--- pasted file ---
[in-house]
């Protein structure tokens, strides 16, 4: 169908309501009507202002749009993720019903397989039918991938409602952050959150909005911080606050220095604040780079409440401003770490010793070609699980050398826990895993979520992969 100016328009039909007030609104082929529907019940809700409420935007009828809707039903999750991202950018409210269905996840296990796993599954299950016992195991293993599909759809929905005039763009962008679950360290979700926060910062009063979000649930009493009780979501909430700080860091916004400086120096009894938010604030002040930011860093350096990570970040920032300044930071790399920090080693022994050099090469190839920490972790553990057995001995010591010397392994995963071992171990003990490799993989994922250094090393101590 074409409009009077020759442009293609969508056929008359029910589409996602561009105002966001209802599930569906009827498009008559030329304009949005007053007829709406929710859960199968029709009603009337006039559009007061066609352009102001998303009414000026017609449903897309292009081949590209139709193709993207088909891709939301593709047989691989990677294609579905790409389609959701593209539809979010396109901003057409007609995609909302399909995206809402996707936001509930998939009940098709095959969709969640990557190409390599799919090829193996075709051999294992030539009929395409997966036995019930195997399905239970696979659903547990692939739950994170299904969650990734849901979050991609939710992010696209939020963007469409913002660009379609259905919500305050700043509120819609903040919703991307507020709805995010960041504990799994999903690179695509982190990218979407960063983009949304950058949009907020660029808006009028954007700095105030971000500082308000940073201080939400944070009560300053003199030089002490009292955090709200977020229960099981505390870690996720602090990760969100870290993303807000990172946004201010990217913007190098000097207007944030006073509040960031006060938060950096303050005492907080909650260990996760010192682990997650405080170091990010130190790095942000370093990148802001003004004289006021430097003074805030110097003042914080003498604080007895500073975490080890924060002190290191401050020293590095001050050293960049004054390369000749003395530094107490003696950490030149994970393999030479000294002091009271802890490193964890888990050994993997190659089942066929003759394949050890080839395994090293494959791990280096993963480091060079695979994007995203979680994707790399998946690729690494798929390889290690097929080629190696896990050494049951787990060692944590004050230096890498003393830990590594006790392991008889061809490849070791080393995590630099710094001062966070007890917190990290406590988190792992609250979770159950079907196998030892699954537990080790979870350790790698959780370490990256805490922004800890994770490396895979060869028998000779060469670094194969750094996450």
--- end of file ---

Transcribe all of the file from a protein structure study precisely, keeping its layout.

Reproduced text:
[in-house]
């Protein structure tokens, strides 16, 4: 169908309501009507202002749009993720019903397989039918991938409602952050959150909005911080606050220095604040780079409440401003770490010793070609699980050398826990895993979520992969 100016328009039909007030609104082929529907019940809700409420935007009828809707039903999750991202950018409210269905996840296990796993599954299950016992195991293993599909759809929905005039763009962008679950360290979700926060910062009063979000649930009493009780979501909430700080860091916004400086120096009894938010604030002040930011860093350096990570970040920032300044930071790399920090080693022994050099090469190839920490972790553990057995001995010591010397392994995963071992171990003990490799993989994922250094090393101590 074409409009009077020759442009293609969508056929008359029910589409996602561009105002966001209802599930569906009827498009008559030329304009949005007053007829709406929710859960199968029709009603009337006039559009007061066609352009102001998303009414000026017609449903897309292009081949590209139709193709993207088909891709939301593709047989691989990677294609579905790409389609959701593209539809979010396109901003057409007609995609909302399909995206809402996707936001509930998939009940098709095959969709969640990557190409390599799919090829193996075709051999294992030539009929395409997966036995019930195997399905239970696979659903547990692939739950994170299904969650990734849901979050991609939710992010696209939020963007469409913002660009379609259905919500305050700043509120819609903040919703991307507020709805995010960041504990799994999903690179695509982190990218979407960063983009949304950058949009907020660029808006009028954007700095105030971000500082308000940073201080939400944070009560300053003199030089002490009292955090709200977020229960099981505390870690996720602090990760969100870290993303807000990172946004201010990217913007190098000097207007944030006073509040960031006060938060950096303050005492907080909650260990996760010192682990997650405080170091990010130190790095942000370093990148802001003004004289006021430097003074805030110097003042914080003498604080007895500073975490080890924060002190290191401050020293590095001050050293960049004054390369000749003395530094107490003696950490030149994970393999030479000294002091009271802890490193964890888990050994993997190659089942066929003759394949050890080839395994090293494959791990280096993963480091060079695979994007995203979680994707790399998946690729690494798929390889290690097929080629190696896990050494049951787990060692944590004050230096890498003393830990590594006790392991008889061809490849070791080393995590630099710094001062966070007890917190990290406590988190792992609250979770159950079907196998030892699954537990080790979870350790790698959780370490990256805490922004800890994770490396895979060869028998000779060469670094194969750094996450």